We first heard of Apple’s interest in NAND from YMTC back in the spring. I’d said than that the story seemed both weird and not for several reasons. On the not weird side, adding a brand new supplier would mean diversifying the supply chain. That could be good either to combat zero-COVID policies that fouled up manufacturing for the first half of the year or to keep pressure on NAND-makers that were already in Apple’s supply chain. (Actually — that might have been more and/and rather than either/or). 

Putting the deal firmly on the weird side though, were ongoing tensions between China and the U.S. And weird seems to win. Or lose, maybe. Nikkei Asia says the move to nix the deal:

…comes amid the latest round of U.S. export controls imposed against the Chinese tech sector and is a sign that Washington’s crackdown is creating a chilling effect down the supply chain.

While Apple is not technically precluded from using Yangtze NAND, the report says:

…U.S. companies are prohibited from sharing any design, technologies, documents or specifications to companies on the [list to which Yangtze was added] without a license.

Additionally, the list on which the chipmaker landed is said by one expert to be sort of a rest stop on the way to “the official export control blacklist…” Also, there was a threat. Citing a report in the Financial Times, a piece from the South China Morning Post on the issue says:

Marco Rubio, Republican vice-chair of the Senate intelligence committee, warned Apple that it would face intense scrutiny “like it has never seen from the federal government” if it used memory chips made by YMTC, which pose “security risks…”

One wonders what this will mean for future iPhone prices. Yangtze’s NAND is said to be 20% less expensive than NAND made by its rivals. While Apple originally planned to used the Yangtze memory only in iPhones sold in China, Nikkei says the company had hoped that Yangtze NAND might eventually fill 40% of future iPhone orders. 

Neither Apple nor Yangtze offered comment for the Nikkei piece.

‘SIM Not Supported?’ It’s Not Just You!™

Is your iPhone 14 giving you a “SIM Not Supported” message? It’s Not Just You!™ Not only is that a thing that’s happening to people, a piece from MacRumors says Apple has acknowledged that that is a things that is happening to people. 

On iPhone 14 — apparently up and down the line, MacRumors has Apple saying in a memo that — yup — someone on any one of the iPhone 14 models out there may get a message on screen that says “SIM Not Supported.” After that, the piece says, the device may freeze entirely.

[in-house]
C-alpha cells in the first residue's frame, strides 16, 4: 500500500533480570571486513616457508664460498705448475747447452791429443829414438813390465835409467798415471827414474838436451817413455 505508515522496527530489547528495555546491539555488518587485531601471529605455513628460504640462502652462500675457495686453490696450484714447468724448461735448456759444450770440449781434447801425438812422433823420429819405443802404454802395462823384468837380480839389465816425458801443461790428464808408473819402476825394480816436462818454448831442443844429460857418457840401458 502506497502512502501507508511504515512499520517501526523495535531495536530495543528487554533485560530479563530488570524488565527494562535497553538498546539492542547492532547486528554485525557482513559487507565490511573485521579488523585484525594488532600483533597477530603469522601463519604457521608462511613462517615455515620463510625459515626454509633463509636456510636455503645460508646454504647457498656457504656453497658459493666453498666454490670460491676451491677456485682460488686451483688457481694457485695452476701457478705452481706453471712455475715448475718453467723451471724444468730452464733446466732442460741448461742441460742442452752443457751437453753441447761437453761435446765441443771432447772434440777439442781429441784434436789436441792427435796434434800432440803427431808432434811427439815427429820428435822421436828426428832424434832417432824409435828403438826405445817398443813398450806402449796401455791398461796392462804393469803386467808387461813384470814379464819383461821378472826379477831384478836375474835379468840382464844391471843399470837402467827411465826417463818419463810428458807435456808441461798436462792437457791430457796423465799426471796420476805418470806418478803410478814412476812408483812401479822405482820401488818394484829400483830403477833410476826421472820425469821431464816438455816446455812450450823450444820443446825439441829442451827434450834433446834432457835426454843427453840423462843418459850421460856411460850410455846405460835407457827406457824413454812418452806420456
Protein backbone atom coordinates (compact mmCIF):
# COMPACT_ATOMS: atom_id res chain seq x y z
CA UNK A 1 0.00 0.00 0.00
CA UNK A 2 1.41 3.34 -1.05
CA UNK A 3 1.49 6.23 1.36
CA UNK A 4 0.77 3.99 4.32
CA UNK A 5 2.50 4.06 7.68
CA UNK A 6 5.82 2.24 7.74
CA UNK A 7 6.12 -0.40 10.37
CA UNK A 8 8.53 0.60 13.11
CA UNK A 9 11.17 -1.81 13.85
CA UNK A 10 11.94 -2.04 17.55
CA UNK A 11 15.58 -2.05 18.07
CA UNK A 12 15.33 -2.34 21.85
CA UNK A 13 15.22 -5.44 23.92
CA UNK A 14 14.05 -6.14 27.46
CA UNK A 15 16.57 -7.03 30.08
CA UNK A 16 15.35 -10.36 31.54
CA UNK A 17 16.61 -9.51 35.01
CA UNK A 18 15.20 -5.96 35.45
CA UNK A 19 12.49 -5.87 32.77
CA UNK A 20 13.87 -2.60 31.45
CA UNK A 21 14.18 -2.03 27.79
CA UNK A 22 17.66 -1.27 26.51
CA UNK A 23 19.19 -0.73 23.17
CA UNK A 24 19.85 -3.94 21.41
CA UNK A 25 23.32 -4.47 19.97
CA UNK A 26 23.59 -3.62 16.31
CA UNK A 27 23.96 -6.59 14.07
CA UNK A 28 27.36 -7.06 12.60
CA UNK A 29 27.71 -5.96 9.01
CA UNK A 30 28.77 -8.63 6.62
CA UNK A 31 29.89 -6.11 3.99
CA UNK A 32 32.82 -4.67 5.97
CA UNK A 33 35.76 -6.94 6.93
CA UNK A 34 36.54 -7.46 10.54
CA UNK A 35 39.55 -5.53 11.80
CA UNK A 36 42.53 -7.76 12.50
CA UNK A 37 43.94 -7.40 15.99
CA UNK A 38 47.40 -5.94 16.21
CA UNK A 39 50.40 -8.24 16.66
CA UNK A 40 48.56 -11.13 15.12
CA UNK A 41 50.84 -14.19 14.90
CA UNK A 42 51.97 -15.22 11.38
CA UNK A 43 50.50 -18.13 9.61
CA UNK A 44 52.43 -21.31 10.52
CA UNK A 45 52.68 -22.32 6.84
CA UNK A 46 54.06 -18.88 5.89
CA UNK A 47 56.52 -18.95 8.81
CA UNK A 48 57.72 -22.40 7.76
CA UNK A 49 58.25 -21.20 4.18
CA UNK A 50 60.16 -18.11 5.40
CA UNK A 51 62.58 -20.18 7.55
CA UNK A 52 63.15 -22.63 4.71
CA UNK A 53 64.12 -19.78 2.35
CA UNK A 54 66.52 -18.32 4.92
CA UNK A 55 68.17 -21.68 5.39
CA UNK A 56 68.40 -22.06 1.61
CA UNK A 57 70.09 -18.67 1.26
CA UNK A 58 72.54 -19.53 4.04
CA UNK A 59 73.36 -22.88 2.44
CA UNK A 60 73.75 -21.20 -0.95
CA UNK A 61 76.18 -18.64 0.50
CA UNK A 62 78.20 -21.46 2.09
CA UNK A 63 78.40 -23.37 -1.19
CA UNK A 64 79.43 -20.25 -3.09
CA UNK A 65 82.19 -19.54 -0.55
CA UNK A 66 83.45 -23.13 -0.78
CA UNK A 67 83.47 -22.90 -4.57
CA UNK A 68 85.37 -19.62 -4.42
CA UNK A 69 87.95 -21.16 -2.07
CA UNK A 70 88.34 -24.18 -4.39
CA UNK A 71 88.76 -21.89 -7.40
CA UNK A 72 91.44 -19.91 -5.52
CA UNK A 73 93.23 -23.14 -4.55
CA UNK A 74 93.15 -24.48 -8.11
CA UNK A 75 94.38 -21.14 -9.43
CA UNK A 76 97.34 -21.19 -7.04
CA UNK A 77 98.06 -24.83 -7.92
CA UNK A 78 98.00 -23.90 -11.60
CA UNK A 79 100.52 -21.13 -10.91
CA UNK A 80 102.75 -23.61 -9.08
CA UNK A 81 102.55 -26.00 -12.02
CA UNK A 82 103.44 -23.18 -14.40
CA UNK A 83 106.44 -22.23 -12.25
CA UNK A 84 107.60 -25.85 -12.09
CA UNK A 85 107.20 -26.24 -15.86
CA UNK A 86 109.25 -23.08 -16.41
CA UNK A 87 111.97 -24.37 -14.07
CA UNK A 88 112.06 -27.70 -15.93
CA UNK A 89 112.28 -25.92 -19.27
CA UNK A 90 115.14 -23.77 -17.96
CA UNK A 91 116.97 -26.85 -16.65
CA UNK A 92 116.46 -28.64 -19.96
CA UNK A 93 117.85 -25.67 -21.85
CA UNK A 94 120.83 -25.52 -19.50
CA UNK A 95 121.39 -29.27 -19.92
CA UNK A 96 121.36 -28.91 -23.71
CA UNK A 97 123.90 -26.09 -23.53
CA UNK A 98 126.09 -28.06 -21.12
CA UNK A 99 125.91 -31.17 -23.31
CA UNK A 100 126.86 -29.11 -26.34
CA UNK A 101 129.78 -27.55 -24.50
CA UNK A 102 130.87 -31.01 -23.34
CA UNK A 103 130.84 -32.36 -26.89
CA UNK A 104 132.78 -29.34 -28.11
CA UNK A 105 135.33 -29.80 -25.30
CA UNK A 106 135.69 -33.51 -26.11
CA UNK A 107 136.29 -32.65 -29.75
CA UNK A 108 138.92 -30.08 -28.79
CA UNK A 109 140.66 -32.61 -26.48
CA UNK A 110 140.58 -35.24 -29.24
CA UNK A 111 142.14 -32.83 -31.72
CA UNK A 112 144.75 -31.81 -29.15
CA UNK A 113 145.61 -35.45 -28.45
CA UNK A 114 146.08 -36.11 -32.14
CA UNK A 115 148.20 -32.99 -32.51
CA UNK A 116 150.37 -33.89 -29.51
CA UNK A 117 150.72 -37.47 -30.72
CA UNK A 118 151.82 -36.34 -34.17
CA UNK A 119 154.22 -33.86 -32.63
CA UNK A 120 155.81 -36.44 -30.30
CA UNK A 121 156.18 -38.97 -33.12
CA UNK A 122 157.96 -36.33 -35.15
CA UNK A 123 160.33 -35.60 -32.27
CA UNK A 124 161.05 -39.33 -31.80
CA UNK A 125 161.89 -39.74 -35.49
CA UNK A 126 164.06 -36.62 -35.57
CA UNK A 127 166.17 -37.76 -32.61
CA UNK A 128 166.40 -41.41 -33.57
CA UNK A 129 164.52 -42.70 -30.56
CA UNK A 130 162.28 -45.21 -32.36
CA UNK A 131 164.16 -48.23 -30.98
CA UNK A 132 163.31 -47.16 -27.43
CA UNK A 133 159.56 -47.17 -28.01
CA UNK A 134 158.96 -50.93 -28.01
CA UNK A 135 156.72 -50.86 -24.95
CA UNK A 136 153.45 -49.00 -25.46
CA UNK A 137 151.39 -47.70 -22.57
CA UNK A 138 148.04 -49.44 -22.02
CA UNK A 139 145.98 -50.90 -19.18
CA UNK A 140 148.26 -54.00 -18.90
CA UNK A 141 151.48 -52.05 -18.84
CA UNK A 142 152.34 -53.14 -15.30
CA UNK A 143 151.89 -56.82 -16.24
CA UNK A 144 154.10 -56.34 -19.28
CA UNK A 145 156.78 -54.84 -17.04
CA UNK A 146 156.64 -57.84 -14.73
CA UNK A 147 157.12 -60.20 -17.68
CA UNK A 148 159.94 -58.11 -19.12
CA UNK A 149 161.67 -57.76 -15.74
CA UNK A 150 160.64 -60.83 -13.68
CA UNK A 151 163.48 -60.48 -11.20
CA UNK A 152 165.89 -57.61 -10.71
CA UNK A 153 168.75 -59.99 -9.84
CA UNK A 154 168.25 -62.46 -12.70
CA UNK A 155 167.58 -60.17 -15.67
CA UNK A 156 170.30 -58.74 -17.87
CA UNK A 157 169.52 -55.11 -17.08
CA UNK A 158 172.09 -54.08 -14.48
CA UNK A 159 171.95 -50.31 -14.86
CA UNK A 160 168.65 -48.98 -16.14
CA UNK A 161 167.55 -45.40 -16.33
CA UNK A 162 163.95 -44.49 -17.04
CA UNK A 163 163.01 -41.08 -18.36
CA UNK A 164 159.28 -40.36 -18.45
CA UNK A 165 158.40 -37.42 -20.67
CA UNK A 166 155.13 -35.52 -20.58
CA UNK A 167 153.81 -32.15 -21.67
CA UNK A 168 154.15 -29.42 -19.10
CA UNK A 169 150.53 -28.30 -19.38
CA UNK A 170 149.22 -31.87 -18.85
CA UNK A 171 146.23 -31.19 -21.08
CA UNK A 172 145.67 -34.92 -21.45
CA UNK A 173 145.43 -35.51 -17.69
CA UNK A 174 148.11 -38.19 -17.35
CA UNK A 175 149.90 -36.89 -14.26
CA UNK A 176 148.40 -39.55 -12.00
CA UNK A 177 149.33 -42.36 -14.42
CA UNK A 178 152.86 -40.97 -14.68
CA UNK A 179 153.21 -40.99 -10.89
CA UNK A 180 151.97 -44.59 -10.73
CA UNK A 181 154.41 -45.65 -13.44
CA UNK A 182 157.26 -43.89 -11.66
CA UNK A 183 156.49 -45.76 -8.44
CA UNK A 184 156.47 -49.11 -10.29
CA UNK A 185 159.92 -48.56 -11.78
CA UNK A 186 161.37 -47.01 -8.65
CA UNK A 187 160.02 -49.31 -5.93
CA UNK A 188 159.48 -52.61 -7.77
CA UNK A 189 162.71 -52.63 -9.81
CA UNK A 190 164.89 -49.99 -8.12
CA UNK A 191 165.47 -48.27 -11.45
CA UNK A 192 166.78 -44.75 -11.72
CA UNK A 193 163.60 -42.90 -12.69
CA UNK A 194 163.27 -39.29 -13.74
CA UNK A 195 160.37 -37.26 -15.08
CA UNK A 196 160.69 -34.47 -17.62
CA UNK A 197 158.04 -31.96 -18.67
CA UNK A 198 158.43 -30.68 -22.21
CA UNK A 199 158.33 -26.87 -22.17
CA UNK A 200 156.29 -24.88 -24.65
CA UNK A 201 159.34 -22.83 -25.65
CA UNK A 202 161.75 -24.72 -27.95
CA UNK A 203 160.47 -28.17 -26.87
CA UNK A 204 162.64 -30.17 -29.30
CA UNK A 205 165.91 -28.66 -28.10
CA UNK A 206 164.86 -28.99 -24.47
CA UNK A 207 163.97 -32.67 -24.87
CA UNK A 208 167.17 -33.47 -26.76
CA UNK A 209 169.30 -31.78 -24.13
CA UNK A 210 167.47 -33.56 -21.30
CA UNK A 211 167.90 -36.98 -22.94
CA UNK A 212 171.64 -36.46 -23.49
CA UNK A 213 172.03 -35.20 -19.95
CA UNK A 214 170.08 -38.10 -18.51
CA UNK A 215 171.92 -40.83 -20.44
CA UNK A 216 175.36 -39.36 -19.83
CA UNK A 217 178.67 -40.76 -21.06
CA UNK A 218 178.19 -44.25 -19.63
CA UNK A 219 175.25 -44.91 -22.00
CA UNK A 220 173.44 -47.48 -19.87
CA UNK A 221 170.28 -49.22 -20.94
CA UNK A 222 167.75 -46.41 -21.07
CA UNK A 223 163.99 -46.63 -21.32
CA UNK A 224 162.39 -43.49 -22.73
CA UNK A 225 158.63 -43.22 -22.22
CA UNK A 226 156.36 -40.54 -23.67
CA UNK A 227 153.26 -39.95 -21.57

What should you do if this happens to you? Pray, apparently. Or hope for the best. According to MacRumors, Apple’s first advice is be patient. Wait a few minutes and see is the message just goes away on its own. If it does not, Apple emphasizes that users should not try restoring the phone. Rather, the piece says affected people “should head to an Apple Store or authorized service provider…”  Meanwhile, Apple is said to be investigating the issue.

Amazon Music to Stream Weekly Live Concerts

Apple Music Live has a bit of competition. A piece from TechCrunch says Amazon is launching a livestream concert series, cleverly titled “Amazon Music Live.” According to the report:

Next Thursday, October 27, at 9 p.m. PT, Amazon will launch the series which features rapper 2 Chainz as the host and performances by artists Lil Baby, Megan Thee Stallion and Kane Brown.

That’s three shows, by the way, week after week after week. Unlike the live offering from Apple Music, which seems to hit about once a month, “Amazon Music Live” will hit once a week, according to the report. So, it’s Lil Baby on Thursday 27 October, followed by Megan Thee Stallion on Thursday 3 November, and Kane Brown on Thursday the tenth.

NBA 2K23 Goes Live Today in Apple Arcade

And finally today, as the NBA takes the court, you can too — on your iPhone. MacRumors says NBA 2K23 hits Apple Arcade today, “alongside the start of the 2022-23 NBA season.” Announced last month, this year’s edition comes with a “The Greatest” mode, letting players go toe-to-toe with NBA greats of yesterday and today “to see who’s really the greatest finisher, shooter, play-maker, or defenseman in the NBA.” 

Additionally, MacRumors says the game still has an “Association” mode, tasking “players with managing an NBA roster by making trades, signing free agents, scouting up-and-coming prospects, and controlling their team’s finances…” You can even make up your own custom player to play out a “MyCAREER mode.” Honestly though, I think that should end with a chain of boutique clothing stores, a run for office, or a development deal with Apple TV+.

Either way — if you like basketball, should be cool. The game is expected to go live in Apple Arcade today. Once it does, tipoff is whenever you want.

Today on The Mac Observer’s Daily Observations Podcast

What might have been… TMO Managing Editor Jeff Butts and I talked over the implosion of the Apple/Yangtze NAND deal. Plus — South Korea is moving state-issued IDs to the blockchain — listen as Jeff tried to make me understand. That’s all today on the Daily Observations Podcast from The Mac Observer